Long before anyone knew the term 'global village', the repercussions of events which had occurred decades earlier on the other side of the world were felt in a little known corner of the remote British colony of Van Diemen's Land.
The story of the typhus ship, the Persian, begins with the battle of Culloden where the troops of King George II crushed the rebellion led by Bonnie Prince Charlie and ended his hopes of seizing the British throne. After the battle King George's men set about the 'pacification' of the Scottish highlands, butchering suspected rebels and changing a way of life which had endured in the glens of Scotland for centuries.
Before Culloden, clan chiefs lived surrounded by hundreds of clansmen who gave service in lieu of rent for the land they held and were pledged to fight for the laird in time of war. But the rigid rule imposed by the English 'pacifiers' brought an end to clan warfare. Chiefs were encouraged to abandon their private armies and put their land to profitable use by replacing clansmen with sheep. And so began the long series of evictions known as the Highland Clearances. All through the late eighteenth and early nineteenth centuries homes were buried or torn down and families driven off their little crofts. Some drifted into the slums of cities but most crowded onto emigrant ships, which carried them to Canada and the Australian colonies.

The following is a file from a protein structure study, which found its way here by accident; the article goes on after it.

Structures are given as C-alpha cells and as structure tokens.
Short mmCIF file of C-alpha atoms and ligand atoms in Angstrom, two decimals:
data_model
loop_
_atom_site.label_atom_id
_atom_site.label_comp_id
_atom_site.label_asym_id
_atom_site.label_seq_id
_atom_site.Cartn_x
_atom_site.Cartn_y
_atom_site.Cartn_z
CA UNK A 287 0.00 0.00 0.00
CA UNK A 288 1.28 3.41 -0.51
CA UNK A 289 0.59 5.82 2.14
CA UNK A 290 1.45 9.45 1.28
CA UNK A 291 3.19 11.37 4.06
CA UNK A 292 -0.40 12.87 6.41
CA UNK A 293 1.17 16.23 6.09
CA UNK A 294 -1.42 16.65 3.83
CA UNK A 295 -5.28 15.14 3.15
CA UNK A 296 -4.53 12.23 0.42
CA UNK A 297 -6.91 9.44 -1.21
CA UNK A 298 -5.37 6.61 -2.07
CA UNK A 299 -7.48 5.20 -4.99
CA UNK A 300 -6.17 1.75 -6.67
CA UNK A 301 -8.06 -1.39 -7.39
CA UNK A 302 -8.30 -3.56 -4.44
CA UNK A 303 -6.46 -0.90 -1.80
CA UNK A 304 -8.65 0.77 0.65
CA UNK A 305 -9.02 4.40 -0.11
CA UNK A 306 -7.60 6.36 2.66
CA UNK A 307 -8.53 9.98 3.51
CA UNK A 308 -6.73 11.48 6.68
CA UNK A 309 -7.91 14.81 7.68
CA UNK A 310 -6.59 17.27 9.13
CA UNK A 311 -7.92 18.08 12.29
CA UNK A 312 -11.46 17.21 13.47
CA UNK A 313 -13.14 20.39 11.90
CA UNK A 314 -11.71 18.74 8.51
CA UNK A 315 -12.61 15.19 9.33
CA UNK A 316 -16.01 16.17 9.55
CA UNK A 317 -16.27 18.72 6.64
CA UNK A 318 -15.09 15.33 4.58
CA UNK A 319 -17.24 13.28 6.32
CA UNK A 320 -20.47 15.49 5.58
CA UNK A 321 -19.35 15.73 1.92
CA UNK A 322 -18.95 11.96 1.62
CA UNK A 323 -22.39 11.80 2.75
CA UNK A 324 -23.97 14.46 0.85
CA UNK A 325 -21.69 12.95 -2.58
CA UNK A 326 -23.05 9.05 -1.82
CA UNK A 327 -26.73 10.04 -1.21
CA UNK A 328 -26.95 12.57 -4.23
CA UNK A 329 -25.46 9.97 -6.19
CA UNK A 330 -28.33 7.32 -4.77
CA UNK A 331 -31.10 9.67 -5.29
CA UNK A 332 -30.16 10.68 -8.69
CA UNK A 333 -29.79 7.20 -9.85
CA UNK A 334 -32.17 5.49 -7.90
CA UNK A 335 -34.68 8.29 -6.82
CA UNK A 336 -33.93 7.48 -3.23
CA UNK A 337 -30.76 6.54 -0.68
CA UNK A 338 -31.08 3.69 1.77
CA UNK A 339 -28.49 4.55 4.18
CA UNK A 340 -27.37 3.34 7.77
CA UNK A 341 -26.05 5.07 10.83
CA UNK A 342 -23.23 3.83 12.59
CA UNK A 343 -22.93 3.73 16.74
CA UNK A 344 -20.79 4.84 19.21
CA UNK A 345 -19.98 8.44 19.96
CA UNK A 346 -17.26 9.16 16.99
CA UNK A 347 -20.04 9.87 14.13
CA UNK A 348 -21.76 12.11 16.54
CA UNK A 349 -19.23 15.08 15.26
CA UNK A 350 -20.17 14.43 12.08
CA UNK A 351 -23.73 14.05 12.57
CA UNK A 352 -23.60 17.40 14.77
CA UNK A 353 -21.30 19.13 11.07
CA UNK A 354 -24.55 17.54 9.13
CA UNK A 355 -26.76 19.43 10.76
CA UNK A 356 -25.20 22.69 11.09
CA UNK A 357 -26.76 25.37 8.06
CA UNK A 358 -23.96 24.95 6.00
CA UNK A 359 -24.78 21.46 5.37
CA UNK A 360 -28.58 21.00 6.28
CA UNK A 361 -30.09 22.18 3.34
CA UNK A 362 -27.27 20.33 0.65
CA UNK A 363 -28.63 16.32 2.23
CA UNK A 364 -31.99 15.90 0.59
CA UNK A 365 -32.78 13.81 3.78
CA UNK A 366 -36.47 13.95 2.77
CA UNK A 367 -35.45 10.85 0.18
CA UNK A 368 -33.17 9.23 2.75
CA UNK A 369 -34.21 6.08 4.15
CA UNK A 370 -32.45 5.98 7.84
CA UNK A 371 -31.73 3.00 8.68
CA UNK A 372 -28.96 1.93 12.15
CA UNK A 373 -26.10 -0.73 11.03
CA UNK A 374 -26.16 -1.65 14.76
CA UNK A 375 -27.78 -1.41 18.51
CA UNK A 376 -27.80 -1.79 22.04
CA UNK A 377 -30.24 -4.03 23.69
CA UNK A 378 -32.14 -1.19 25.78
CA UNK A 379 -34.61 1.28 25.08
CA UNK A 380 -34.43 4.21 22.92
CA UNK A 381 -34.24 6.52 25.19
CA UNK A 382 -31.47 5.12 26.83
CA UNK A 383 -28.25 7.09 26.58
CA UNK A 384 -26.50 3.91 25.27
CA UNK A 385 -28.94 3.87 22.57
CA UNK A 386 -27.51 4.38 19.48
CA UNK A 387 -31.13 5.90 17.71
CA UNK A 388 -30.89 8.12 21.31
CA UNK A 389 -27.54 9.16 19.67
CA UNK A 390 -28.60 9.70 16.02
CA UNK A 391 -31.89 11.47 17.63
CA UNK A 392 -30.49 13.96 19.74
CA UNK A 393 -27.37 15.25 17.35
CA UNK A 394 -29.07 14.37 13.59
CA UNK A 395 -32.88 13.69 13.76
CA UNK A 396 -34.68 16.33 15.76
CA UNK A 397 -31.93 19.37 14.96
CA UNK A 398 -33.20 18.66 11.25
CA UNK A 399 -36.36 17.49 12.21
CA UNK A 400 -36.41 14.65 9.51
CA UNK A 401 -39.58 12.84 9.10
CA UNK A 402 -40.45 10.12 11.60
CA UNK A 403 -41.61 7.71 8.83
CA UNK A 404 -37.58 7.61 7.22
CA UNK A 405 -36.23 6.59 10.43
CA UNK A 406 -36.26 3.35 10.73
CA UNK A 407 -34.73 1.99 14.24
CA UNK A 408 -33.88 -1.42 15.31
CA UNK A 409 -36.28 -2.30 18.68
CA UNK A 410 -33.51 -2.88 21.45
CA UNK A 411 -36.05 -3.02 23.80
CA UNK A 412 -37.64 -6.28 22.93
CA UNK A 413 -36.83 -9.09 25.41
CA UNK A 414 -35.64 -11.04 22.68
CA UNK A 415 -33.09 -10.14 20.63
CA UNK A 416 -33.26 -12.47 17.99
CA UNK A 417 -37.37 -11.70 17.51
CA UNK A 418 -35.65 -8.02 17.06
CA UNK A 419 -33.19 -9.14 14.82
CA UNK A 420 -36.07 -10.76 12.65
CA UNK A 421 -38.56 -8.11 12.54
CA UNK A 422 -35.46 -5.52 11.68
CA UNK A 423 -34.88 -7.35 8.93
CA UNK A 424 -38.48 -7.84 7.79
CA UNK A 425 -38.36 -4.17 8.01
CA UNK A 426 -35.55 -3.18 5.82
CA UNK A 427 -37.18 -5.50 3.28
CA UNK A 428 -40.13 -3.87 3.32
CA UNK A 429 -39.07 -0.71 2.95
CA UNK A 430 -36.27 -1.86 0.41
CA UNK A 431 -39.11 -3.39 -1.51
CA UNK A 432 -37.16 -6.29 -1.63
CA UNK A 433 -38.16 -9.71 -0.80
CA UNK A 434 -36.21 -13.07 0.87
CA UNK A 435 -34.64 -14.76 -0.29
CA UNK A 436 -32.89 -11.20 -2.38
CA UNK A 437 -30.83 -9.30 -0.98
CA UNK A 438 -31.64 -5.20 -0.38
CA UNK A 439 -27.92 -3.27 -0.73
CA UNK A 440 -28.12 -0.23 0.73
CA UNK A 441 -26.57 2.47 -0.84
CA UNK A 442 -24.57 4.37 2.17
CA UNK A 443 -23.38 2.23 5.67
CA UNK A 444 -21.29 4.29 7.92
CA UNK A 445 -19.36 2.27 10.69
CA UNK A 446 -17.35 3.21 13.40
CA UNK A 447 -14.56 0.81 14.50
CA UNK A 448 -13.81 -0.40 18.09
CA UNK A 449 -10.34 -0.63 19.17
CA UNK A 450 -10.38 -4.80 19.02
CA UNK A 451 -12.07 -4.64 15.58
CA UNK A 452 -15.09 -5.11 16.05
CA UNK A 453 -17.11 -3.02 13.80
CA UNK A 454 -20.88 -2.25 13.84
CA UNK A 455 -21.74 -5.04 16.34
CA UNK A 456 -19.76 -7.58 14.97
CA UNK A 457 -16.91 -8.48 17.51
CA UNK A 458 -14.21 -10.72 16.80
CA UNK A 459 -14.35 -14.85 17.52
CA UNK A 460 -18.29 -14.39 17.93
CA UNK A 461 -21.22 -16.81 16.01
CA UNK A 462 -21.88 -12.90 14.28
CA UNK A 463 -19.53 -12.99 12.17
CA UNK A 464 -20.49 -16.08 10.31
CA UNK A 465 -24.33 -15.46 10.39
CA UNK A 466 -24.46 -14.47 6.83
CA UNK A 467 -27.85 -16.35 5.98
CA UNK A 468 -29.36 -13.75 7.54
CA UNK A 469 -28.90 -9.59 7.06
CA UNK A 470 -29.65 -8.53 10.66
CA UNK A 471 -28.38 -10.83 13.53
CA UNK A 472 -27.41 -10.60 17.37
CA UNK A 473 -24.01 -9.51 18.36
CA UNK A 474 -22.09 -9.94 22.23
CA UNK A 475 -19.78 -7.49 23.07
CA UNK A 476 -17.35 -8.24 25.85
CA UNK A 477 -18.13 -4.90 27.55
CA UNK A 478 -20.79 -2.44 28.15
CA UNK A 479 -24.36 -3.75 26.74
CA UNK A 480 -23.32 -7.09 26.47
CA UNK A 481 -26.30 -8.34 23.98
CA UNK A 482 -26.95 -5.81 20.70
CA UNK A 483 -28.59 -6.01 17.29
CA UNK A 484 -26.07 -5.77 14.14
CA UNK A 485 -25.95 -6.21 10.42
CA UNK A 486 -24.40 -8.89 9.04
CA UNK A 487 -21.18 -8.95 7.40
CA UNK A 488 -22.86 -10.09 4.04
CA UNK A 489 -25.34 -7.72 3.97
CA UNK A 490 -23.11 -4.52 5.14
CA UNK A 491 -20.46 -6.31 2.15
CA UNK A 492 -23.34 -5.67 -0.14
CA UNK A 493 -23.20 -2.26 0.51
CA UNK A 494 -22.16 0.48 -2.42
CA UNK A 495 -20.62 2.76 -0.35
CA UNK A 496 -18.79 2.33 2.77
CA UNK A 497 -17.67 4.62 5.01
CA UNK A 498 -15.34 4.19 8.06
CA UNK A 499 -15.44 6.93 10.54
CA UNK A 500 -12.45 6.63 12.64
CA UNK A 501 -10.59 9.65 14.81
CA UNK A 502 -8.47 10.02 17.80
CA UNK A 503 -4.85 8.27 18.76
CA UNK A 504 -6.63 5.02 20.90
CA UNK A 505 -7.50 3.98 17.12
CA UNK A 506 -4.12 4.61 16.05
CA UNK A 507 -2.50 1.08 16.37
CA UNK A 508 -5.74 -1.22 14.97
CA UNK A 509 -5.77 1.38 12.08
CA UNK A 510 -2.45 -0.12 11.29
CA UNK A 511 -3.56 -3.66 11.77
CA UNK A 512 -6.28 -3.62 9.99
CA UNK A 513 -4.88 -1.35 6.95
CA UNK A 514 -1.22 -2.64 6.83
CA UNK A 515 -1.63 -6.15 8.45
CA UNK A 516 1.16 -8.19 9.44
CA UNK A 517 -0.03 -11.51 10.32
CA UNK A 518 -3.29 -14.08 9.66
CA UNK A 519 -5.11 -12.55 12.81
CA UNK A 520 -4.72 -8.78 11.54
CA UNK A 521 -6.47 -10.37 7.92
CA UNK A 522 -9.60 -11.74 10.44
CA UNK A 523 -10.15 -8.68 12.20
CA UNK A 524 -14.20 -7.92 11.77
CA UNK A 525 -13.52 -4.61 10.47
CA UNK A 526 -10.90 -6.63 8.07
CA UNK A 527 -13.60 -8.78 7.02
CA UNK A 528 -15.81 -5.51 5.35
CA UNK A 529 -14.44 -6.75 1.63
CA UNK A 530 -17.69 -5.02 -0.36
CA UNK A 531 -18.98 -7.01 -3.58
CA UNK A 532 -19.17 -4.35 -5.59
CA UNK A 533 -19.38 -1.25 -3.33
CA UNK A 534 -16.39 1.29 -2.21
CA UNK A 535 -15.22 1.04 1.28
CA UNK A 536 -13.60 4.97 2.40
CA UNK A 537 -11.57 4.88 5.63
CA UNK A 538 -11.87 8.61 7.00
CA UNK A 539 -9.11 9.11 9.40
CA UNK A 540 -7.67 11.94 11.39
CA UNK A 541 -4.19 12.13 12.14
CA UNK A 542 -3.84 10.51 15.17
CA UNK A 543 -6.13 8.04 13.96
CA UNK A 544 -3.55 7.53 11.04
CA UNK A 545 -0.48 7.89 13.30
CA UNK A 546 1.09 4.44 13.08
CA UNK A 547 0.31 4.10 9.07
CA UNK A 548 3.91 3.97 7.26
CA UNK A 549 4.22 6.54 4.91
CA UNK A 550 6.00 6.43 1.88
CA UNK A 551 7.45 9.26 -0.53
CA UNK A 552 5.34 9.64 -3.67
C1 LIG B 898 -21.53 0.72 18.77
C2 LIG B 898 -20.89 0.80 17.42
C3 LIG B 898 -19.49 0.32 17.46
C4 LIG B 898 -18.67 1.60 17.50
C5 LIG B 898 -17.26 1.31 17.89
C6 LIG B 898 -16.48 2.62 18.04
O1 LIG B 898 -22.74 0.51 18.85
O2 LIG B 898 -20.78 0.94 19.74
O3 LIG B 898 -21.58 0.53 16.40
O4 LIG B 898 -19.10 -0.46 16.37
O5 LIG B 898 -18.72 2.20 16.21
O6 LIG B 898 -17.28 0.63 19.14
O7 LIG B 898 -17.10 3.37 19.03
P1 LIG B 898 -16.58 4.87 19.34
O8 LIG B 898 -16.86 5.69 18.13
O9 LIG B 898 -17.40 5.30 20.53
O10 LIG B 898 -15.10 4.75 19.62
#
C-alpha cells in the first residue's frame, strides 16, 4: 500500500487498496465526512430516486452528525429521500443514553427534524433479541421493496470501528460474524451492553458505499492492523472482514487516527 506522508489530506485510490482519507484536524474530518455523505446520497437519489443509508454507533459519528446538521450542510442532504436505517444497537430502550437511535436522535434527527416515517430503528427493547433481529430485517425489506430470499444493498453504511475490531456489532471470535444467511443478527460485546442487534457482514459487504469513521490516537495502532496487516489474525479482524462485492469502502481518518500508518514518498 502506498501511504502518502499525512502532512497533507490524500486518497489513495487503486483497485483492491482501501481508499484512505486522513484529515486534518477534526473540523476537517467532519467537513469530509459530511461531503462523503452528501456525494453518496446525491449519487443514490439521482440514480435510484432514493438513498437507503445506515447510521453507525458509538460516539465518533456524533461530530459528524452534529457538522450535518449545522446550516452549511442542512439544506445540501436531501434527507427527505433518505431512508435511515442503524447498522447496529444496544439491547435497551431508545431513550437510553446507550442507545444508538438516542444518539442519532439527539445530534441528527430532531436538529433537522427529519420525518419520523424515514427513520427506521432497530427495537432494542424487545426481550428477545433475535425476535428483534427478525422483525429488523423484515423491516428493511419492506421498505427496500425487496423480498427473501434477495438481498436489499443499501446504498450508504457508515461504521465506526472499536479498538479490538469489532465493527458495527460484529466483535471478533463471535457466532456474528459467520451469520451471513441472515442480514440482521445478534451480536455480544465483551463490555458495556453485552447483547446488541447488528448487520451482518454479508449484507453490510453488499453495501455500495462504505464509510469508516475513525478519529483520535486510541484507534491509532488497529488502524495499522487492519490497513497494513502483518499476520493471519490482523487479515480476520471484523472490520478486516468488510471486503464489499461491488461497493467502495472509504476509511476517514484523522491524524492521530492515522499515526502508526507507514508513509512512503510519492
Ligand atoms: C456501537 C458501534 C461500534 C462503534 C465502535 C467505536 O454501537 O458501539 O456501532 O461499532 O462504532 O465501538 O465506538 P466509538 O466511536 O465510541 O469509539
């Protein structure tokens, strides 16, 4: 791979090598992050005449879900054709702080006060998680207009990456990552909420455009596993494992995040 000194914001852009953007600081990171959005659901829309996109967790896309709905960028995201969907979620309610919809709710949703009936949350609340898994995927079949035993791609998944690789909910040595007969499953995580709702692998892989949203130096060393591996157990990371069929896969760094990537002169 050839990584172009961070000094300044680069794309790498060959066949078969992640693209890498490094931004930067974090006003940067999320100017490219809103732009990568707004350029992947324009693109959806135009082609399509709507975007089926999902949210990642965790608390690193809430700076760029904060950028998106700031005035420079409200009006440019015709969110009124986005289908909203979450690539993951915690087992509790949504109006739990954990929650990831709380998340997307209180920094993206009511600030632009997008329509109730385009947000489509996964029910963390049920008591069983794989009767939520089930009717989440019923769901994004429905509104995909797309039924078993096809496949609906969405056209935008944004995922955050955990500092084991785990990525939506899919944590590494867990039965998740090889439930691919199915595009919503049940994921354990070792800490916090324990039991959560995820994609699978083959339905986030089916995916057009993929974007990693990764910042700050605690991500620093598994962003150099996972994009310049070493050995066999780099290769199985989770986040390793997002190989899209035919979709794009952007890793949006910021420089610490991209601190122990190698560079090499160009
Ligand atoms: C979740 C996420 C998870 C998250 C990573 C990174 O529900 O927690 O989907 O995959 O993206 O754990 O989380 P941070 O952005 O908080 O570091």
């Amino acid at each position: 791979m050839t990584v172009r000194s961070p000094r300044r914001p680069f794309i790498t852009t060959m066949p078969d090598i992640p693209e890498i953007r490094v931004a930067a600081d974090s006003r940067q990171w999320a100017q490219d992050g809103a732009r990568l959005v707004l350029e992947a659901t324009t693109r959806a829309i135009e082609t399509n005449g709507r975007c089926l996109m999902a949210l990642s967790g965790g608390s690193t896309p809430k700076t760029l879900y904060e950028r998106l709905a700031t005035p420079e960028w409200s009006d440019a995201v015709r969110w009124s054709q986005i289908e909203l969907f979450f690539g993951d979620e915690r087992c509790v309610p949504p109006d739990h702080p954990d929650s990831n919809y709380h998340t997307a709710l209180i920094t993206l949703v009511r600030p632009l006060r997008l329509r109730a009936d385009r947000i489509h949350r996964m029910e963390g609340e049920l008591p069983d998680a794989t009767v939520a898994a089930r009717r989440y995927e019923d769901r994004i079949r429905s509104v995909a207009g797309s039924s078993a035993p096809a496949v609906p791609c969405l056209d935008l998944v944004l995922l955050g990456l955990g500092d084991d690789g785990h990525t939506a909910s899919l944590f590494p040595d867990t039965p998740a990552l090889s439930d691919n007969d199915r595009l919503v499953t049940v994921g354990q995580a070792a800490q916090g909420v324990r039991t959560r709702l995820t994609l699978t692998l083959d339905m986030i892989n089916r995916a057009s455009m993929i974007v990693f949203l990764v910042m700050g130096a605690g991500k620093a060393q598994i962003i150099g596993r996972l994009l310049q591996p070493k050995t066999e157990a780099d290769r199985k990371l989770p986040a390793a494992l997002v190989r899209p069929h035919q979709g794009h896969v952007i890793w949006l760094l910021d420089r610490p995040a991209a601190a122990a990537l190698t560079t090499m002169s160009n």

The last victims of the Highland Clearances came from the islands of the Hebrides. Assisted by the Highland Emigration Society, a band of destitute islanders, evicted from their homes on Lewis and Coll, made their way to Liverpool. There, on 26 July 1857, they boarded the Persian bound for Hobart Town. After only 22 days at sea news spread through the ship that one of the islanders had died of typhus fever.
By the time the Persian anchored off Hobart there were 36 cases on board; 10 had died or were at death's door. What could be done?
The Governor of Van Diemen's Land called an emergency meeting at which it was decided to send the fever ship to Impression Bay (now Premaydena). There, far from the settled districts, a large convict probation station had been built but, since the probation system had collapsed, only 30 men remained in the station buildings.
Once this group had been transferred to Port Arthur, the place could serve as a hospital for the Persian's fever patients and a quarantine station for the rest of her passengers and crew.
Although in 1857 nobody realised that typhus is carried by lice, bedding used by the immigrants on the ship was burned and their belongings were fumigated so that once they had come ashore at Impression Bay no new cases were reported. Eight of those already infected died and were buried on Premaydena Point where some of the headstones marking their graves can still be seen.
Those who recovered or escaped infection were released from quarantine in January 1858 and returned to Hobart to continue lives indelibly marked by long ago events in their Scottish homeland.
“The Emigrants” by Margaret Scott
Pictures from the Archives